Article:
environmental performance, the development of an accounting for these externalities is a priority for research and practical experimentation.

Physical or Financial Measures?

"You can't manage what you can't measure."

"Change what you count and you change what counts."

The potential for quantification of targets and achievements through physical measures—tons of hazardous wastes, proportions of recyclable to nonrecyclable materials, concentrations of particulate emissions, etc.—is clear. Such measures are already illustrated in the publicly available reports on pollution control including, increasingly, companies' annual environmental reports (Collier et al., 1993). Internally, such measures may also be used as part of an array of targets and performance indicators within a balanced scorecard (Epstein, 1994). The increased use of nonfinancial measures, at least at lower organizational levels, is also a feature of modern management control systems with their focus on quality and continuous improvement and is increasingly important where organizations promote bottom-up empowerment rather than top-down control and are downsizing and flattening their structures (Epstein, 1994; Tyson, 1994). However, the power of the financial bottom line has always made it accountancy's strongest weapon, both in its apparent capability to summarize organizational performance across a diverse range of divisions, activities, and products and in its behavioral linkages to incentives and rewards (Ezzamel et al., 1990). Despite the major reorientations of management accounting systems in recent years, top managements are likely to continue to manage by the financial numbers (Tyson, 1994). The need to capture internal environmental considerations in terms of financial consequences (as in TCA) and to attempt to measure impacts on the environment financially external to the organization is a major challenge for the further development of environmental accounting (Cope and James, 1990).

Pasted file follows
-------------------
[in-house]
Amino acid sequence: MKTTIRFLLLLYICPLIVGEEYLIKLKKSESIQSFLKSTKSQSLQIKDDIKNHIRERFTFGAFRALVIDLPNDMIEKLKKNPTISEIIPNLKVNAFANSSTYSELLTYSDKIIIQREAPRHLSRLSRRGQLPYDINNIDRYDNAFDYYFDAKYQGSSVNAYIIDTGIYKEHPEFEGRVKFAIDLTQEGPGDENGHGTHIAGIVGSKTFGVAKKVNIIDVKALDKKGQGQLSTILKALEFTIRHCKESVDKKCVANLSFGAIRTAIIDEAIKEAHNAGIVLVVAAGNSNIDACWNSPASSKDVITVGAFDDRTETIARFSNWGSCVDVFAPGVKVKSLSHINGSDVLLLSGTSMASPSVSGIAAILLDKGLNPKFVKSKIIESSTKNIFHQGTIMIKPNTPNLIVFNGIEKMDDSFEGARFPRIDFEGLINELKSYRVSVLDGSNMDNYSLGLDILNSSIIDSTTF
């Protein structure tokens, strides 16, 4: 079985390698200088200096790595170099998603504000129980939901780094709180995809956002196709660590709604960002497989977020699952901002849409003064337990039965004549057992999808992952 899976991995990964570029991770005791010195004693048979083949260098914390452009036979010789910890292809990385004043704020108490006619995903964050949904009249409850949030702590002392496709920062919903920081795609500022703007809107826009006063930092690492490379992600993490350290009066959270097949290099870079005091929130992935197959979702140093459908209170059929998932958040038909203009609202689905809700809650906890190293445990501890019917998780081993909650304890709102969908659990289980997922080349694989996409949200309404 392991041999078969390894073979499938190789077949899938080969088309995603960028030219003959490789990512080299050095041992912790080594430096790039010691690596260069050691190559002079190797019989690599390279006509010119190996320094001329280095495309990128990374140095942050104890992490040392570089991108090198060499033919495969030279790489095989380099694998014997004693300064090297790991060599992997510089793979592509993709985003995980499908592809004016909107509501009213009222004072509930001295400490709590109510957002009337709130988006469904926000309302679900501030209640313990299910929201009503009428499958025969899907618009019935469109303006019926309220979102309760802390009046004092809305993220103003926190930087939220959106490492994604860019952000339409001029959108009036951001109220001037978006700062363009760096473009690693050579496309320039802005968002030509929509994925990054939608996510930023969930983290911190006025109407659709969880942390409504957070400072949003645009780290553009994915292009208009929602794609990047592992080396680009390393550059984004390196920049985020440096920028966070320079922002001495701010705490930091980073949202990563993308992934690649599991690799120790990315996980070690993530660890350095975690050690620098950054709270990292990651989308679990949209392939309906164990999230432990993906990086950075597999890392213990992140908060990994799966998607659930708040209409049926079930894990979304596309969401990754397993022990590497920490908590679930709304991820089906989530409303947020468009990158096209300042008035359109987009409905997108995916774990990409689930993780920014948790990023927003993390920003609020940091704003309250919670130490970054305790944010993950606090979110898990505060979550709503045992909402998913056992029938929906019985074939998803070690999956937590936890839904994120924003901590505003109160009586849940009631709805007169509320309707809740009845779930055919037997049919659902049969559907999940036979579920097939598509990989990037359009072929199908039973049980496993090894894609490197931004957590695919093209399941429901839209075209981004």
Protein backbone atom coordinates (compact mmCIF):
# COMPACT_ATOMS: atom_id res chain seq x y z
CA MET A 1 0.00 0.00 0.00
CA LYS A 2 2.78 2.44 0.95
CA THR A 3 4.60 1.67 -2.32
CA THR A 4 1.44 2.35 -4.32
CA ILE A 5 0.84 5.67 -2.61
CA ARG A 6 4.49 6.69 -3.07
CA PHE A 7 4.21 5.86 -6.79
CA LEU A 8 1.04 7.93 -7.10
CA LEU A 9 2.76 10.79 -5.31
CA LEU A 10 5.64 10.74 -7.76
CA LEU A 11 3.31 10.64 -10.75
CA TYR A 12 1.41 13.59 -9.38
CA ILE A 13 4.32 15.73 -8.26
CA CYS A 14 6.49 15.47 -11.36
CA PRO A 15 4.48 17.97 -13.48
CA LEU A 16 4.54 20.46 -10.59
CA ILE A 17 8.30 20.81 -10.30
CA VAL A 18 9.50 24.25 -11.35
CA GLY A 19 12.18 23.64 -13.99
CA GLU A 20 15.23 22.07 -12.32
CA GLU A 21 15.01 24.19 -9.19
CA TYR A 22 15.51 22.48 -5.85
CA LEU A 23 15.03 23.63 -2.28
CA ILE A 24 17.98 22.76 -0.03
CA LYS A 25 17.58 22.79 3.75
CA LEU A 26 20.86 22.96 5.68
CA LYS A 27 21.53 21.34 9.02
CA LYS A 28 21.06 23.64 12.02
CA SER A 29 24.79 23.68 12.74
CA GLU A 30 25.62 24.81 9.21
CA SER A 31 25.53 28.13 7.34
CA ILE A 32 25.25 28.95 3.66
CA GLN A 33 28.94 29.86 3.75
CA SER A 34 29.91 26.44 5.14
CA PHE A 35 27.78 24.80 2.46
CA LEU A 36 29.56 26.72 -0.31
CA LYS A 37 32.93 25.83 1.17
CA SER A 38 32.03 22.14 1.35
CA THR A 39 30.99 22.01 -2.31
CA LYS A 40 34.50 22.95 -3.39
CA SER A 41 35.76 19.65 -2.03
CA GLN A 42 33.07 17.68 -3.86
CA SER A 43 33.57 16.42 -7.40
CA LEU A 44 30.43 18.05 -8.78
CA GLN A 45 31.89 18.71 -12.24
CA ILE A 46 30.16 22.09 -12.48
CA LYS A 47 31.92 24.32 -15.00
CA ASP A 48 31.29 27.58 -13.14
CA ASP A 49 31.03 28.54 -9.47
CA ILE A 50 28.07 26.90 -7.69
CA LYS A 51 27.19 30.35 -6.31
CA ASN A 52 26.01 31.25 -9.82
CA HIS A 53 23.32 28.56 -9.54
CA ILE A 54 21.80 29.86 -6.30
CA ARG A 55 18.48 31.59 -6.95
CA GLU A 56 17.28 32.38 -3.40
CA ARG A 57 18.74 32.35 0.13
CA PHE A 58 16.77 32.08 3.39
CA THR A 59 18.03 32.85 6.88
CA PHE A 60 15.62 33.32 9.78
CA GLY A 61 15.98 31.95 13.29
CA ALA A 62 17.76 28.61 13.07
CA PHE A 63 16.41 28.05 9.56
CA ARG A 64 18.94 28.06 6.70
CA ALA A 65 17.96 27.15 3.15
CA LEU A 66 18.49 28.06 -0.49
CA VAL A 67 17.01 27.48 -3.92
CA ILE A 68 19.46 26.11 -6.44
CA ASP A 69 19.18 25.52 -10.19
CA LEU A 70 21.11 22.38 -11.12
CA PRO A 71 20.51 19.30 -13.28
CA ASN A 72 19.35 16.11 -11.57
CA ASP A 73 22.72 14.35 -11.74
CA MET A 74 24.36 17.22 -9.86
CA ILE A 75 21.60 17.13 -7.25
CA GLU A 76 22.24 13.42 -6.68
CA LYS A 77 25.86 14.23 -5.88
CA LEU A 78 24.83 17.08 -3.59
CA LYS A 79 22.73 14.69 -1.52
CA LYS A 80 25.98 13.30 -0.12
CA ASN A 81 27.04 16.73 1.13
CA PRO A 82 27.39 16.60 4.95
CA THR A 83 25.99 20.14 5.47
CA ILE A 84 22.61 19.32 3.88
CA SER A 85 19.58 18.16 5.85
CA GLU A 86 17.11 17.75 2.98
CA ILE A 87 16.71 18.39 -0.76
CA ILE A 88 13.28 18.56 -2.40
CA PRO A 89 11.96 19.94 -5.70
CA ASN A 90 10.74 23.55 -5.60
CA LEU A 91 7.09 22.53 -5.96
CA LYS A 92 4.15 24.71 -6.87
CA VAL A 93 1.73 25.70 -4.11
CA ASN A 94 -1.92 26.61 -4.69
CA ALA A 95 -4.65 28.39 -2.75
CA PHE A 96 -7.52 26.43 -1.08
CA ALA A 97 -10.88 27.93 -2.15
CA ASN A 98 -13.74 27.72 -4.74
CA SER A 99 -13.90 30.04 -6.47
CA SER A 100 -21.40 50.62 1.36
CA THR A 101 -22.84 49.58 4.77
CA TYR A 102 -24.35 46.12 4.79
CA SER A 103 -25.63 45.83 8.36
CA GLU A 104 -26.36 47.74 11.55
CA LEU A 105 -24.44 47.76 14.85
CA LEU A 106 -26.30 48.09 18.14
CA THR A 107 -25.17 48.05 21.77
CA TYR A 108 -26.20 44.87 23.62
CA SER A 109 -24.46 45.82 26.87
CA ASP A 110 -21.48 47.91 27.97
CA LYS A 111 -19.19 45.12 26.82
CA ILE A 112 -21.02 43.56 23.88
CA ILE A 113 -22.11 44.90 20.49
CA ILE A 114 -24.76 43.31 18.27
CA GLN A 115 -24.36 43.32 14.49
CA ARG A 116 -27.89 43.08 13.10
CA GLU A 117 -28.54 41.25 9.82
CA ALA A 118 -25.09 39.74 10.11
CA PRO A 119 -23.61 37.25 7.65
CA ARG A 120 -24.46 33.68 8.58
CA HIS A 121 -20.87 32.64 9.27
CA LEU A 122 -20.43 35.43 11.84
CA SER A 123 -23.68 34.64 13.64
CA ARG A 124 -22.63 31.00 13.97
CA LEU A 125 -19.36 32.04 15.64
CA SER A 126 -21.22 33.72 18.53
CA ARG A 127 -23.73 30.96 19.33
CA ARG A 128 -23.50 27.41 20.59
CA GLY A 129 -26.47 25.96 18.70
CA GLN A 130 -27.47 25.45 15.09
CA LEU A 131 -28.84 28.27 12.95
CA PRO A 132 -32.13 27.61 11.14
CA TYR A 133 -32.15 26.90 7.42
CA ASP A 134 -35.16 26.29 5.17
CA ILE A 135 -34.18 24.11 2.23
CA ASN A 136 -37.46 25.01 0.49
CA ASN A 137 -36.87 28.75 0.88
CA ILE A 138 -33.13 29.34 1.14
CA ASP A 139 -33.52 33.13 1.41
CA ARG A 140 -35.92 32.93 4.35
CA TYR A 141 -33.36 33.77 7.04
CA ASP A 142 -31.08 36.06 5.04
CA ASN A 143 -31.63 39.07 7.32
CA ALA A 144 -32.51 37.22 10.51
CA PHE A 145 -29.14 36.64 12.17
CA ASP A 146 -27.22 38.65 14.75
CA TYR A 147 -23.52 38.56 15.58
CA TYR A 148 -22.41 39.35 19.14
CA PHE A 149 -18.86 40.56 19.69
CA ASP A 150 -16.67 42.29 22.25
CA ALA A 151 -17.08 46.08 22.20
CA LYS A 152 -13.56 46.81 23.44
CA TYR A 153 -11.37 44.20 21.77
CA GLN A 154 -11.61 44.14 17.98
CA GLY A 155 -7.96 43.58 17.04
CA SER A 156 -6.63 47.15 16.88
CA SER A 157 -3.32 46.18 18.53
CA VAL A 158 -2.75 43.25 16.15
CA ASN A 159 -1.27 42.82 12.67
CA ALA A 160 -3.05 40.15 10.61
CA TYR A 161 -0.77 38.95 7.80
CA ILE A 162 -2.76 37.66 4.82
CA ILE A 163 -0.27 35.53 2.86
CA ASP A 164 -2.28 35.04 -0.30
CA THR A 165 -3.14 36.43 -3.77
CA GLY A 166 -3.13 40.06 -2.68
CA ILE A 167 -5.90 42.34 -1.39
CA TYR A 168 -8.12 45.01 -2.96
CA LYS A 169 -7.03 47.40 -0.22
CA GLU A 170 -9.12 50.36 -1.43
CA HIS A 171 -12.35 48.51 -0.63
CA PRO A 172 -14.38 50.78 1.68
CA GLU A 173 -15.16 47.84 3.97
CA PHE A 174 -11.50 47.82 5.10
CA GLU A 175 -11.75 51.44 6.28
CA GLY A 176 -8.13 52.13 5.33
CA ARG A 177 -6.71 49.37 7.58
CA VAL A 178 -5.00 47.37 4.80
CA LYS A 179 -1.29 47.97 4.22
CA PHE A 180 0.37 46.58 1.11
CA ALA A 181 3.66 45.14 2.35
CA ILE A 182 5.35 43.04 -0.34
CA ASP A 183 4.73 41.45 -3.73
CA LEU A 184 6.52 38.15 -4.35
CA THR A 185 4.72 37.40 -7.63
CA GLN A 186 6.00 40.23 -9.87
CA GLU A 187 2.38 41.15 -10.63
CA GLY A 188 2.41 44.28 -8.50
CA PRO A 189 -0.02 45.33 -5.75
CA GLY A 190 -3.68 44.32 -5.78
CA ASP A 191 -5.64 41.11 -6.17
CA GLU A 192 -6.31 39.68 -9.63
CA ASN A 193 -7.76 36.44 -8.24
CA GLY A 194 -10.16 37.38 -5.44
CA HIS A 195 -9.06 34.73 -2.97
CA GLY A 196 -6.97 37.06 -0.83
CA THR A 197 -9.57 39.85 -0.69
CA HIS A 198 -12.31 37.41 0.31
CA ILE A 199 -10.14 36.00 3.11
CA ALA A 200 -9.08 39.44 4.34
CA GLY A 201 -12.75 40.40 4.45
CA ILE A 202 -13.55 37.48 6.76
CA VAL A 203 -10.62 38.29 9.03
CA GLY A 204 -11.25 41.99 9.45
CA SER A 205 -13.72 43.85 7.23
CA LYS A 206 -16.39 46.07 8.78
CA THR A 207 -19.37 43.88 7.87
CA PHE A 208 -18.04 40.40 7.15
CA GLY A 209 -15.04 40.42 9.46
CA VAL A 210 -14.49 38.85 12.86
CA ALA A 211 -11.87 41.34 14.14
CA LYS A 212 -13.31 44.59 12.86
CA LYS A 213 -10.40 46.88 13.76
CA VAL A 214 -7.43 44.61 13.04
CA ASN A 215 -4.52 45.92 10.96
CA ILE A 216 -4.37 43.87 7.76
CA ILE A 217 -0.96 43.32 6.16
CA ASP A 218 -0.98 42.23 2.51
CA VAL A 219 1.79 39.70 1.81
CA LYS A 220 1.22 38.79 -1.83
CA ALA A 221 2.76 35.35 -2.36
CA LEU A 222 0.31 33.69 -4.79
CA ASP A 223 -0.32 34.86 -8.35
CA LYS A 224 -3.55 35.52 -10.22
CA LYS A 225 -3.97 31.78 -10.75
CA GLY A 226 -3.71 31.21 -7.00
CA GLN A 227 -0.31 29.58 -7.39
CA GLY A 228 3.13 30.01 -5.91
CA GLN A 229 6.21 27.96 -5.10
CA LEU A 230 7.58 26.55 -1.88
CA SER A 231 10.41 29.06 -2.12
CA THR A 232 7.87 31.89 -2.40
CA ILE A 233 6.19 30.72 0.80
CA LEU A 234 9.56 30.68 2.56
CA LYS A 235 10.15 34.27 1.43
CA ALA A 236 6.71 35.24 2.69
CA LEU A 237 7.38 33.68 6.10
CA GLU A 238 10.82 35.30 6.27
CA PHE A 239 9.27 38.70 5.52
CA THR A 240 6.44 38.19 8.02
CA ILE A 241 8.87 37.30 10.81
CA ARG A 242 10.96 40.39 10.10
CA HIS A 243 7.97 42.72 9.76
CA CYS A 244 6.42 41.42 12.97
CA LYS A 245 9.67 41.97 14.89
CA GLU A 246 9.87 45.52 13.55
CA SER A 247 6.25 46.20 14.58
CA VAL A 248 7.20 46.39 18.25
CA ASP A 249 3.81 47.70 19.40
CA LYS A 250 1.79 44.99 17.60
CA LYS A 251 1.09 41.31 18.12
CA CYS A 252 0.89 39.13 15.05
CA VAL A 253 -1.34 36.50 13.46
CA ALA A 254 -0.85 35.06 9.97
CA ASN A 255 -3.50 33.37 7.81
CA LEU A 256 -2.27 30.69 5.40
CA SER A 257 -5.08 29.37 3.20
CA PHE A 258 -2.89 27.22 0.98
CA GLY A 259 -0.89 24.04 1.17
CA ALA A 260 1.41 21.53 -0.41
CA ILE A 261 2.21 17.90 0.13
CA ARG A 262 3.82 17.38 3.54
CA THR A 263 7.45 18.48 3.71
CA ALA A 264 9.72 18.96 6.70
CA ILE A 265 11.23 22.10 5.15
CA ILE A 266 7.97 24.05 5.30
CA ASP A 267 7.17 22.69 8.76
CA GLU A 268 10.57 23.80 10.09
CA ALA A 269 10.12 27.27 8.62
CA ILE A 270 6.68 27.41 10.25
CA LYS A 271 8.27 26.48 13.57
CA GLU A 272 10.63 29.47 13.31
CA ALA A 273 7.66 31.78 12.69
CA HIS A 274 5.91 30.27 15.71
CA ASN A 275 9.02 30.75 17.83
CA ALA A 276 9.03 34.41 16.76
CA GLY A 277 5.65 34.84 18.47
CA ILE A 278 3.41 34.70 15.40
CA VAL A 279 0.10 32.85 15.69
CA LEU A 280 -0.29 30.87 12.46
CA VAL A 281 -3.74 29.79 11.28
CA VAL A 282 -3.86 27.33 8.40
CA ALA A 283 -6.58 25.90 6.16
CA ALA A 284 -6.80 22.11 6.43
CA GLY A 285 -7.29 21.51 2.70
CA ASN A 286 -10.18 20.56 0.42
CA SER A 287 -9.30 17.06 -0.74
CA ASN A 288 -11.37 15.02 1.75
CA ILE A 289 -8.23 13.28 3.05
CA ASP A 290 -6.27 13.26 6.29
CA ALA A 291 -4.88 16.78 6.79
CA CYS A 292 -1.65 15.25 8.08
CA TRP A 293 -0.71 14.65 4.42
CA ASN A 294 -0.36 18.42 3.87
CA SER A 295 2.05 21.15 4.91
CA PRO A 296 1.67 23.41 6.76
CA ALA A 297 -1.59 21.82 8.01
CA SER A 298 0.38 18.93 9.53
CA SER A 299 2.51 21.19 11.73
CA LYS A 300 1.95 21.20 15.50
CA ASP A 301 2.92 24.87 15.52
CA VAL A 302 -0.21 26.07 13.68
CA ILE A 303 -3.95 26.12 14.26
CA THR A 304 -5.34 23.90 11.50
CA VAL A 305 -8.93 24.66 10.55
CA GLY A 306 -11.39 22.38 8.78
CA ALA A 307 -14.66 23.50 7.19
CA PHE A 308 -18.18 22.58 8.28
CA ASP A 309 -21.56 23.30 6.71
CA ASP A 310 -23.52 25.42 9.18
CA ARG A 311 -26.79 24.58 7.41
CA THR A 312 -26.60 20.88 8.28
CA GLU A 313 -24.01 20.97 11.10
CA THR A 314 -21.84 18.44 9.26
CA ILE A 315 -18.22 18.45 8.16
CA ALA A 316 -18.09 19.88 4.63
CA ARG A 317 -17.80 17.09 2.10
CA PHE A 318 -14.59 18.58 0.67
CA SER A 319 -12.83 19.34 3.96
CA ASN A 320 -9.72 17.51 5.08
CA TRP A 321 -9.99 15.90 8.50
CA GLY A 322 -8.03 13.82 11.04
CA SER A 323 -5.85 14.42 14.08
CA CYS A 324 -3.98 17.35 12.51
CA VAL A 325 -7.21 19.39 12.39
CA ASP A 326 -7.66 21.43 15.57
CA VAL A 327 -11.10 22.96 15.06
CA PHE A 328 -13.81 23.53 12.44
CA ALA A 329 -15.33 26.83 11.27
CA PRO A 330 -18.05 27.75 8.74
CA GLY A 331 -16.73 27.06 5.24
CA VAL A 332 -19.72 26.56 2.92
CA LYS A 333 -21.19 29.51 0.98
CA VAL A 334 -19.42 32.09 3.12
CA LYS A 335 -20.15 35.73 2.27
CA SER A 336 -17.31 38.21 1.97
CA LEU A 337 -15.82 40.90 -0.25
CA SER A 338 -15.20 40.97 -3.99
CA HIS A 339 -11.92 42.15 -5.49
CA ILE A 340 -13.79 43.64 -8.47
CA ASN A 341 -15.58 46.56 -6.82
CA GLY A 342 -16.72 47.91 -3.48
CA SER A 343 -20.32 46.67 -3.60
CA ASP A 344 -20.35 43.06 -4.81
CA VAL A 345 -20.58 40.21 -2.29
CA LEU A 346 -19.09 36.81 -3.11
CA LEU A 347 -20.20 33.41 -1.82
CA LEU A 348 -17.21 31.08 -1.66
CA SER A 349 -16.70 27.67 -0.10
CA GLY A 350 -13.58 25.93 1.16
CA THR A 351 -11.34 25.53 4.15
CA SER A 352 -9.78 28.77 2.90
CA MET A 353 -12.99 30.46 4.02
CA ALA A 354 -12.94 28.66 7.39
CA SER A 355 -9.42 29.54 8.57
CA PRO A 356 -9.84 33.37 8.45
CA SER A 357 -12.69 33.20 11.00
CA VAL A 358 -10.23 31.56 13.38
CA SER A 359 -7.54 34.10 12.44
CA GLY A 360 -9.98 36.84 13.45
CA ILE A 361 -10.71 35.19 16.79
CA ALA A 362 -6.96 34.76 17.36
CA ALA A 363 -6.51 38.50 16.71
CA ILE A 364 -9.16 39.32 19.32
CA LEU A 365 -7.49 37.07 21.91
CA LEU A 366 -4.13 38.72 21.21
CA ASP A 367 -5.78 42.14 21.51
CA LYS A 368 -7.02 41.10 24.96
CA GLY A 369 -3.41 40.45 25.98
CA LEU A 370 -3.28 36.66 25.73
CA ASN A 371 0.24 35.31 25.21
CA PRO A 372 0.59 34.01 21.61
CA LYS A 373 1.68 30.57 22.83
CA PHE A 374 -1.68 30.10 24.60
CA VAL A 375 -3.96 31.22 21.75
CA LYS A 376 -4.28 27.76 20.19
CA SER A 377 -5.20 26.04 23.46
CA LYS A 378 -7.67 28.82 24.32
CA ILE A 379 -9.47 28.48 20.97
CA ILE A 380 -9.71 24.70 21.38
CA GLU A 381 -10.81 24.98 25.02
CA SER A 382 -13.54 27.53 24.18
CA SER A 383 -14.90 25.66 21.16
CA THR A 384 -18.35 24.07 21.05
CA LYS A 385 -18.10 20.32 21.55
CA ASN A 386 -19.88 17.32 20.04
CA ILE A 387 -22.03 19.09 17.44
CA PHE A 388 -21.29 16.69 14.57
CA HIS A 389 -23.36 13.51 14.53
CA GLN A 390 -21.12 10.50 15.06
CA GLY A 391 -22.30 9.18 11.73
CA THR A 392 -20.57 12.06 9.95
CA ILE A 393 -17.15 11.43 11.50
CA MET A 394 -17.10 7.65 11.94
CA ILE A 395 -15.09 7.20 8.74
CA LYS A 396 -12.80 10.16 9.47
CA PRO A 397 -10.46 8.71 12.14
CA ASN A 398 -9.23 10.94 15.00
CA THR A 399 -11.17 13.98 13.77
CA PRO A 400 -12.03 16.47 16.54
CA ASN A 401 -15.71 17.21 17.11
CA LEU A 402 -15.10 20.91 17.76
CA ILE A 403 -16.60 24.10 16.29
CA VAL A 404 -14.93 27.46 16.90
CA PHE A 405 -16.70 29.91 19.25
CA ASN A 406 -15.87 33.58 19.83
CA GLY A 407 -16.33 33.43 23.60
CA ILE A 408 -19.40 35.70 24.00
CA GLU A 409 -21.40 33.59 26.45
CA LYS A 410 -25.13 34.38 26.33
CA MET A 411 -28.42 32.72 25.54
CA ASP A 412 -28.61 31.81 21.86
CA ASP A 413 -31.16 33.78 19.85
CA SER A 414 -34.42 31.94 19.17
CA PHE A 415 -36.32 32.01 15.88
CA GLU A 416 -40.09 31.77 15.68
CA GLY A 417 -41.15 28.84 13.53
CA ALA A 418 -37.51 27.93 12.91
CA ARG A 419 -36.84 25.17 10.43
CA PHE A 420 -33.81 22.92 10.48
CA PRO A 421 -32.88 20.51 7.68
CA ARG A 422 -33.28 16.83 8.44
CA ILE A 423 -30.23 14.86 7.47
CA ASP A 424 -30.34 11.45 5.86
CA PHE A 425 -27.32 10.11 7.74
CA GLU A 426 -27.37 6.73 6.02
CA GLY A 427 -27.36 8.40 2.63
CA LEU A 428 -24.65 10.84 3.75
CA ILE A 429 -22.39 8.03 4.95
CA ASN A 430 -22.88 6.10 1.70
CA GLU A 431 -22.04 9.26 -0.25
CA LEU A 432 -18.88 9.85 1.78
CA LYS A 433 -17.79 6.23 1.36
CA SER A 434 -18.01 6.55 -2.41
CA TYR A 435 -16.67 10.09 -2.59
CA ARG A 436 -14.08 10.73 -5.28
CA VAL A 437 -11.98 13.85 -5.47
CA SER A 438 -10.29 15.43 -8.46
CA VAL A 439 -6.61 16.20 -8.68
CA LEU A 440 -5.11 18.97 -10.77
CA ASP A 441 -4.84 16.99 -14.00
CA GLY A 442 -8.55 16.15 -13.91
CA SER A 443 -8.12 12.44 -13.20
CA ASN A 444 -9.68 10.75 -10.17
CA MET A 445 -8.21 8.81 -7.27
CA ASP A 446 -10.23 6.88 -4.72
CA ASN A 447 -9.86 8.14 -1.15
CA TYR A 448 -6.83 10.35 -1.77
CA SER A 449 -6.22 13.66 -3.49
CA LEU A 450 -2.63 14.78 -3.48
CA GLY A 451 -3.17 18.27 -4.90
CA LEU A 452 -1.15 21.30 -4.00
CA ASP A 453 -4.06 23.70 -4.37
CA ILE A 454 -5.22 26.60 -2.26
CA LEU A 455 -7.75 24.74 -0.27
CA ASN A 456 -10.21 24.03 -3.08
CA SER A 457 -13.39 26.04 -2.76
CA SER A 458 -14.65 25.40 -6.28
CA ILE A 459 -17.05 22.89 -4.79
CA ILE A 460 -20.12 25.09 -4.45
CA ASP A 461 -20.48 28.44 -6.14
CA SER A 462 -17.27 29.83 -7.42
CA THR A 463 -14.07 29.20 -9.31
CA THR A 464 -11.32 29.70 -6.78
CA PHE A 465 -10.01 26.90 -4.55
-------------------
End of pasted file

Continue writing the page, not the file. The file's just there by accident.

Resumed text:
Increasing quantification (whether physical or financial), however, carries its own dangers. It gives a spurious objectivity to numbers that often reflect highly subjective and judgmental assumptions and estimates. It marginalizes qualitative factors whose subjectivity is thereby further emphasized but that may be more important. The interpretation of accounting numbers remains as important as, if not more important than, the actual numbers. The numbers should provide the means to sharpen analysis and questioning but do not in themselves provide the answers and certainly not the complete answers.



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